The cheapest light source would be to use indirect sunlight..but you'd have to depend on it once at location. Paper as a backdrop and reflector of sunlight works quite well. Also, consider buying real seamless paper (e.g., "Arctic White" color), instead of using a sheet as a backdrop. I've spent many an hour trying to steam wrinkles from backdrop fabric, time I could have avoided by using seamless paper. The paper is less costly than you might think...and some strong PVC pipe from Home Depot will support it. But be forewarned: designing and building a DIY lightstand with PVC pipe ends up no cheaper than just buying a real photo backdrop set (2 adjustable stands and a crossbar) for about $125. (...not to mention the PVC pipe approach doesn't instill confidence from one's clients.)
Those daylight balanced neon bulbs they sell these days give off a fair amount of light. More than the new continuous LED lights dollar for dollar, in my limited experience of purchasing and using both. You would likely need at least six of those neons and some cheap fixtures to fully illuminate a guitar-sized space. These are available on Amazon from various vendors, so shop carefully to get a good price. The bulbs can be purchased in a set, which is best, since you do NOT want to have mixed color temperatures in your image.
The work light approach is not any less costly (I've been down that road, too.), and the lights are hot, kinda dangerous, not that bright, and you can't touch the Quartz bulbs, because oils in fingerprints can cause them to burst or something like that.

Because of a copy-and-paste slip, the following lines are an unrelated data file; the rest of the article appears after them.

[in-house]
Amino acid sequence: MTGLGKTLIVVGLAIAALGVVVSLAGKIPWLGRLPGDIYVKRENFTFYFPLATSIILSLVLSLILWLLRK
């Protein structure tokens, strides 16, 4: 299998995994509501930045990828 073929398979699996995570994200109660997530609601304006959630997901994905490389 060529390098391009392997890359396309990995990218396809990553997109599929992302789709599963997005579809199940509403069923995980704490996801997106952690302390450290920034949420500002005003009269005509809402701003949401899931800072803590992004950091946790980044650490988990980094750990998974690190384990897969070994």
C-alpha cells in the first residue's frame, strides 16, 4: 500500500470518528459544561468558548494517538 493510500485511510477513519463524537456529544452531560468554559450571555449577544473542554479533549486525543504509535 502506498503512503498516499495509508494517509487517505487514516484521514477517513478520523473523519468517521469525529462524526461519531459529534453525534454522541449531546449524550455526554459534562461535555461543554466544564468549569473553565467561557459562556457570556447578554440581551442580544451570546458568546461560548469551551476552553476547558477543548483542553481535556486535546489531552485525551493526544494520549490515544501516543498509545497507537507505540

Looking at the link you provided, it looks like the 360 image is an animated composite of a coupla dozen images (obviously). So, they likely have a nice contraption to support the guitar as it rotates. I wonder if monofilament fishing line would work.
Of course, you have to flood the space with light, to eliminate shadows cast by the guitar on the backdrop....so again, a wider (eleven foot?) paper roll will allow you move the guitar (and any support device) further from the backdrop to reduce shadows.
Just a few suggestions. Other folks will have lots of ideas, I'm sure. Be sure and set the entire set up and do the shoot at home before you get to the client, of course.
Also, maybe post your question on Photo.Net. There is a lighting forum there, and lots of folks have dealt with this issue over the years.
Rather than buy or DIY, you might consider renting lighting equipment - that gives you access to professional lighting equipment.
Not sure where you are at, but large camera shops offer rentals. Also, all of the online camera rental shops offer lighting equipment for rent.
Kxl has a great idea! Renting can be cheaper!
However, you will have to rent the entire set in advance to do photo tests, to make sure your planned solution will work, and then rent it all over again to transport to the client, which means multiple days of rental, and for that amount of money, you could build your own system. (Plus, the rental places sometimes accidentally rent the equipment you reserved to someone else, which is not a nice discovery the day before a shoot.)
(I've been down the Rental Road, too.)
For years photographing violins I got along with two 500 watt hot lights, though I use strobes now, with tiny mylar umbrellas. Treat it like a copy job, the lights over about 45 degrees to either side, about (the instrument's) head height, pointed with the center of their beams downwards at the bottom (most hot lights have a hotspot in the middle, and this puts the edge of the lighting at the top, closer to the light, in a darker zone, and the bottom of the instrument, farther away from the light, lit more from the hotspot), and keep it simple.